• Tue, Jul 10 2012

Shelved Dolls: Lillie Mae Faulk – The Real Holly Golightly

holly golight lillie me faulk

You think Holly Golightly is a big deal now? Oh, sure, sure, every brunette who has ever done anything remotely kooky thinks she’s Holly Golightly. We all think that. I think that, too. You try adding some chocolate sauce to a chicken recipe and suddenly you’re an Oakie turned call girl who is still attached to the husband she married at 14.

And that is 50 years after the book came out.

You cannot conceive of the kind of big deal Holly Golightly was when Truman Capote’s Breakfast at Tiffany’s originally came out. Everyone thought that they were Holly Golightly. One woman, Bonnie Golightly, sued Truman Capote for $800,000 claiming he had stolen the story of her life. Truman remarked “it’s ridiculous for her to claim she is my Holly. I understand she’s a large girl, nearly 40 years old. Why, it’s sort of like Joan Crawford saying she’s Lolita.”

Of course, Truman always contended that Holly was based off of someone, but Truman was also the kind of guy who was very, very good at telling people who they want to hear.

Apparently Doris Lilly, the author of How To Marry A Millionaire, telephoned a friend of Truman’s, very excited after reading Breakfast at Tiffany’s and exclaimed “It’s me! It’s me! It’s me! Me, me, me!” The friend mentioned this to Truman, and Truman replied “Honey, you tell her, her, her, for me, me, me, that it is her. So far it’s also Carol Marcus and Oona Chaplin.”

There was, however, probably one person Truman really loved and was completely honest with, and that was his longtime partner Jack Dunphy. People forget about Jack, they think Truman is somehow asexual, like Andy Warhol, but Jack was there, in spite of being forgotten about. And Truman told Jack that he was frankly surprised that anyone who knew him well did not immediately recognize the inspiration behind Holly Golightly.

And yet, everyone seems to agree that the true identity of Holly Golightly, nee Lula Mae Barnes, is a great mystery, and that her true inspiration can never be known.

Well, that was yesterday, this is today. I’m here to clear that up. Spoiler: it was Truman’s mom. Mystery solved. Let’s break this down and find all the parallels between the two, if their virtually identical birth names were not enough.

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  • Amy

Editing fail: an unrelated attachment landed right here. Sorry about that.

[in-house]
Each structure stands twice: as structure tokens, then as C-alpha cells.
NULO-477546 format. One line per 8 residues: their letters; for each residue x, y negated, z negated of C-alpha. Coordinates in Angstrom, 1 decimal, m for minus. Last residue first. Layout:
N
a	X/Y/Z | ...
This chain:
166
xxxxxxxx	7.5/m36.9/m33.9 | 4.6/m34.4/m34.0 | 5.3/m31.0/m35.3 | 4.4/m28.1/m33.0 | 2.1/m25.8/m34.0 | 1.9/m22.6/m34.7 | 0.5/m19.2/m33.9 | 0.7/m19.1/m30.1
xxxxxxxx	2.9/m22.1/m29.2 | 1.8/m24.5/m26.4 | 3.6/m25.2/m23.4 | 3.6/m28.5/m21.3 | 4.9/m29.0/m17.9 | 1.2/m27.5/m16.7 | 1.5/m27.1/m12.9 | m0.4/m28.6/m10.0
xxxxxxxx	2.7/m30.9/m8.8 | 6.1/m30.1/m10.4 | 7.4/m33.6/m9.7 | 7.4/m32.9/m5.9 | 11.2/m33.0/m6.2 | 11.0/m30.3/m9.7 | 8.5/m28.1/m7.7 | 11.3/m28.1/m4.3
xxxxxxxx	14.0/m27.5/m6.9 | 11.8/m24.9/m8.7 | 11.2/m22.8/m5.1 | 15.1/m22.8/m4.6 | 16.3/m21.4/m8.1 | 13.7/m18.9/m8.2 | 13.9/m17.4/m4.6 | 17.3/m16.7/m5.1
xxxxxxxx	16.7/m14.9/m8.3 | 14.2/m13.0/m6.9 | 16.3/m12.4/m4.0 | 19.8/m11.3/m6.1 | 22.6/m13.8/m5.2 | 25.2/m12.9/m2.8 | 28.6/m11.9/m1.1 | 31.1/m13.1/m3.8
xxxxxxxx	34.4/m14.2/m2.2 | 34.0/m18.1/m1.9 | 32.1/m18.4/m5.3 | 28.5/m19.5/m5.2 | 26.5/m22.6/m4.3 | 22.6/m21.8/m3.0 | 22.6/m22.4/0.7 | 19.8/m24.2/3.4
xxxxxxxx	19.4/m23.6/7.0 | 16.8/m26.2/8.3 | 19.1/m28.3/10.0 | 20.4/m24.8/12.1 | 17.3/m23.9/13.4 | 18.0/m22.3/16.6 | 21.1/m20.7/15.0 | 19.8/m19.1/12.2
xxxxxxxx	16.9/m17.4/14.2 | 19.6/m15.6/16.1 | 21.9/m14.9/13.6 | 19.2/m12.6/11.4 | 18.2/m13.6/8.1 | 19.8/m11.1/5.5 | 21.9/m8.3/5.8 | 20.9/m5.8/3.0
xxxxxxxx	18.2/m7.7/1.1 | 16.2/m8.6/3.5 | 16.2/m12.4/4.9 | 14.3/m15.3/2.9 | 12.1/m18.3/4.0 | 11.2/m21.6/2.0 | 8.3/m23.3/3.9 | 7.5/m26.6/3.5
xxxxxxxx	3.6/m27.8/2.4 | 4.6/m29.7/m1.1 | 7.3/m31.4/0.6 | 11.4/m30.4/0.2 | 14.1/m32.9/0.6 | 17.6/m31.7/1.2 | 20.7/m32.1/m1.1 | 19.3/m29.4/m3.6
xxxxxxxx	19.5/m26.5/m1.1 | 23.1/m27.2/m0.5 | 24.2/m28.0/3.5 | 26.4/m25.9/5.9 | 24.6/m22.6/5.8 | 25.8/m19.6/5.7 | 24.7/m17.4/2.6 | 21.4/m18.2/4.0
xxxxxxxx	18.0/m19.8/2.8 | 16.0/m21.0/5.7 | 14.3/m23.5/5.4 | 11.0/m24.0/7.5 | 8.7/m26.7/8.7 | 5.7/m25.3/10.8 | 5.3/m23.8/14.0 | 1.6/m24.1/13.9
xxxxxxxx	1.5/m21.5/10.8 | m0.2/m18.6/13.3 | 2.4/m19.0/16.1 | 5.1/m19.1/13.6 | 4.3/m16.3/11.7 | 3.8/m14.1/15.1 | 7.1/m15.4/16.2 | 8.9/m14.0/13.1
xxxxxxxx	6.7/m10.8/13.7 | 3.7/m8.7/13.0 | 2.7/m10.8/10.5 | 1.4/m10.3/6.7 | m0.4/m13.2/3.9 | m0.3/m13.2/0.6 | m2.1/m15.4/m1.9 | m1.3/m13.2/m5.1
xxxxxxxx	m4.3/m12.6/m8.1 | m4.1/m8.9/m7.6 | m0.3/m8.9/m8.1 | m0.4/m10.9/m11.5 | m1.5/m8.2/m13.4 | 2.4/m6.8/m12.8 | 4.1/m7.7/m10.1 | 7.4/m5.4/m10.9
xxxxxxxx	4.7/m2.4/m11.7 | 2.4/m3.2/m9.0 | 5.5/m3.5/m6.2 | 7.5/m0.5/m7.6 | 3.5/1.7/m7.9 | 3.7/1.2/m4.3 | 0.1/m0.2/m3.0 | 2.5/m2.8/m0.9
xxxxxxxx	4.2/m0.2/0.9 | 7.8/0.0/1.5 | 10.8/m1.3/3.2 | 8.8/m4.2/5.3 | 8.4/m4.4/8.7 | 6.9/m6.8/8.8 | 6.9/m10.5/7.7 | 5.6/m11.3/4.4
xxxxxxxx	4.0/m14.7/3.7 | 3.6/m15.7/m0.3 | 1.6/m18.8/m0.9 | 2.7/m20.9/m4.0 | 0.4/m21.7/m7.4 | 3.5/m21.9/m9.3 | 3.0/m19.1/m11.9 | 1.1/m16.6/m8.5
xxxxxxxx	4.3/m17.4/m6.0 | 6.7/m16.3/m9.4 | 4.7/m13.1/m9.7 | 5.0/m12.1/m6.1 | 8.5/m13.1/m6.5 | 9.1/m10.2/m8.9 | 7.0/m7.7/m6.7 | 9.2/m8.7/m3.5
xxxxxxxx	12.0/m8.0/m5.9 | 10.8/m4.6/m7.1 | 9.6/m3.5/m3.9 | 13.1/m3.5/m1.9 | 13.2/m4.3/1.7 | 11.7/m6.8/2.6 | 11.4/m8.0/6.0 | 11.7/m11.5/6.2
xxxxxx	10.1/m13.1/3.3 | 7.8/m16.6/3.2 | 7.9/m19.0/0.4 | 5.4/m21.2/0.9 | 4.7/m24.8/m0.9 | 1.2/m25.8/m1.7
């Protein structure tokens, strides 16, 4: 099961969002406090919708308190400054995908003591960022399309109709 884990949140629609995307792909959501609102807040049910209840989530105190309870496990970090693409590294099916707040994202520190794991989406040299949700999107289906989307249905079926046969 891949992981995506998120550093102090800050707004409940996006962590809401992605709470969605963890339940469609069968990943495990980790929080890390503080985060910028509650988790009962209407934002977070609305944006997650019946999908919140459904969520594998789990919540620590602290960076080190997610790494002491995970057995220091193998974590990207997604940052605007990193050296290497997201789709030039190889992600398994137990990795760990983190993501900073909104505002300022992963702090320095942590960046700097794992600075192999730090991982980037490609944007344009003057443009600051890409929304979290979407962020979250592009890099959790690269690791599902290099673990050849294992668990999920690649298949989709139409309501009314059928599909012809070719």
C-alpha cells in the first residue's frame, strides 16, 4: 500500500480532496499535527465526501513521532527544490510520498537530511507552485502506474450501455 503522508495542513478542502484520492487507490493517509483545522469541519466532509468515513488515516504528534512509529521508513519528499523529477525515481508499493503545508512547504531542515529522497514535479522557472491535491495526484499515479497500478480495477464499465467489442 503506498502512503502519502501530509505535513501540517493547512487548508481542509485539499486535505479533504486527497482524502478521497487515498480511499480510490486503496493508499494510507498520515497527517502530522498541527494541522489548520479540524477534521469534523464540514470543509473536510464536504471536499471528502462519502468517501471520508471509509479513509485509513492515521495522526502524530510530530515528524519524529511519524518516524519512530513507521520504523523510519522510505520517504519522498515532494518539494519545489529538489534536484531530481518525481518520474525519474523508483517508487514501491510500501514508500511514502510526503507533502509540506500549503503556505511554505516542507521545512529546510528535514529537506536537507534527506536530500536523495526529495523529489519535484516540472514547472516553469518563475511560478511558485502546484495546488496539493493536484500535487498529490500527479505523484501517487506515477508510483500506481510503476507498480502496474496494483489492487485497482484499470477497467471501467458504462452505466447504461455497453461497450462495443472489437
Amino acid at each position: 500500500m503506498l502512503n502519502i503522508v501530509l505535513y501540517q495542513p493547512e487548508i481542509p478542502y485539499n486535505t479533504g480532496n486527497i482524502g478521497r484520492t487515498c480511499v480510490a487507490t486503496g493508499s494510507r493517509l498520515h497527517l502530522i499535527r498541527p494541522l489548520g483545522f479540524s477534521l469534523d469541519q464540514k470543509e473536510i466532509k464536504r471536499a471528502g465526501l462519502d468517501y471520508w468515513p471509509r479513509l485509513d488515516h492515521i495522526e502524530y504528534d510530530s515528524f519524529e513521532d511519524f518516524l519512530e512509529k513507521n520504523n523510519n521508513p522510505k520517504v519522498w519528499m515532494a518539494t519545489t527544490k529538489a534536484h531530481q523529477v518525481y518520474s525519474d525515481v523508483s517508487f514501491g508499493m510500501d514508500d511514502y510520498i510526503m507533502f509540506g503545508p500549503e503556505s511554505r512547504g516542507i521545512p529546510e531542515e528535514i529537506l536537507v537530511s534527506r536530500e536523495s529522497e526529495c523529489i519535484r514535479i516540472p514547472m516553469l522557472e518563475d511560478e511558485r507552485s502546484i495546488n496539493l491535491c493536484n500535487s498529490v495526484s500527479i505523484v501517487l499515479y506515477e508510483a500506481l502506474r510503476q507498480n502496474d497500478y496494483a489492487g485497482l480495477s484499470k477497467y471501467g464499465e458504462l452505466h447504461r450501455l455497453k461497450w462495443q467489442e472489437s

Fascinating story! Thanks so much for sharing

  • Caitlin

    Yes, this is great! Super interesting. Excellent work and thanks for posting

  • Samantha

    I love this column so much.
    This might be my favorite yet – it almost brought me to tears.

  • Nancy

    What they said! Keep them coming!

  • Erin

    Thank you for the Shelved Dolls articles. They are lovely.

  • Jaclyn

    Very well done. These pieces are fantastic and each one is more fascinating than the last.

  • Lindsey

    You should put these into a book and sell people the book.

  • Cate

    I agree with the stuff everyone else is saying. I love this series.

    • Jennifer Wright

      AW YOU GUYS!

      I think next week might be Evelyn Nesbit. She is saucy. Also, I need to find someone whose life isn’t incredibly sad. Which is not Evelyn Nesbit. I mean, she’s pretty sad.

  • Robin

    You know, for the longest time, I sort of assumed that Truman Capote had intended Holly Golightly to be a female version of himself (given how others who knew him, such as Harper Lee, had seemed to describe him). I don’t really have time to read past the first page at the moment, but I look forward to reading the rest of your case soon!

  • diane kaston

    thank you thank you, this just blew me away, see you at tiffany’s

  • Kate

    Just had to jump on the “God-this-series-is-fantastic-please-never-stop-writing-it!!” bandwagon. Great writing, fascinating subjects… I’m always so excited to see a new Shelved Doll article. So, please, keep it up!

  • Rod

    “In 1931, when Truman was 8, Lillie married a successful South American businessman Joe Capote (Joe, not Jose, the successful South American Holly wanted to marry in Breakfast at Tiffany’s)”

    But Joe is short for Joseph, isn’t it? That is, José in Spanish (and Joe was Cuban).

  • An Okie

    Loved the piece. But I have one thing. It’s Okie, not Oakie. We’re not made of wood.

  • Luisa

    Wonderful piece! I did have an issue with one tiny bit-Cuba is NOT in South America.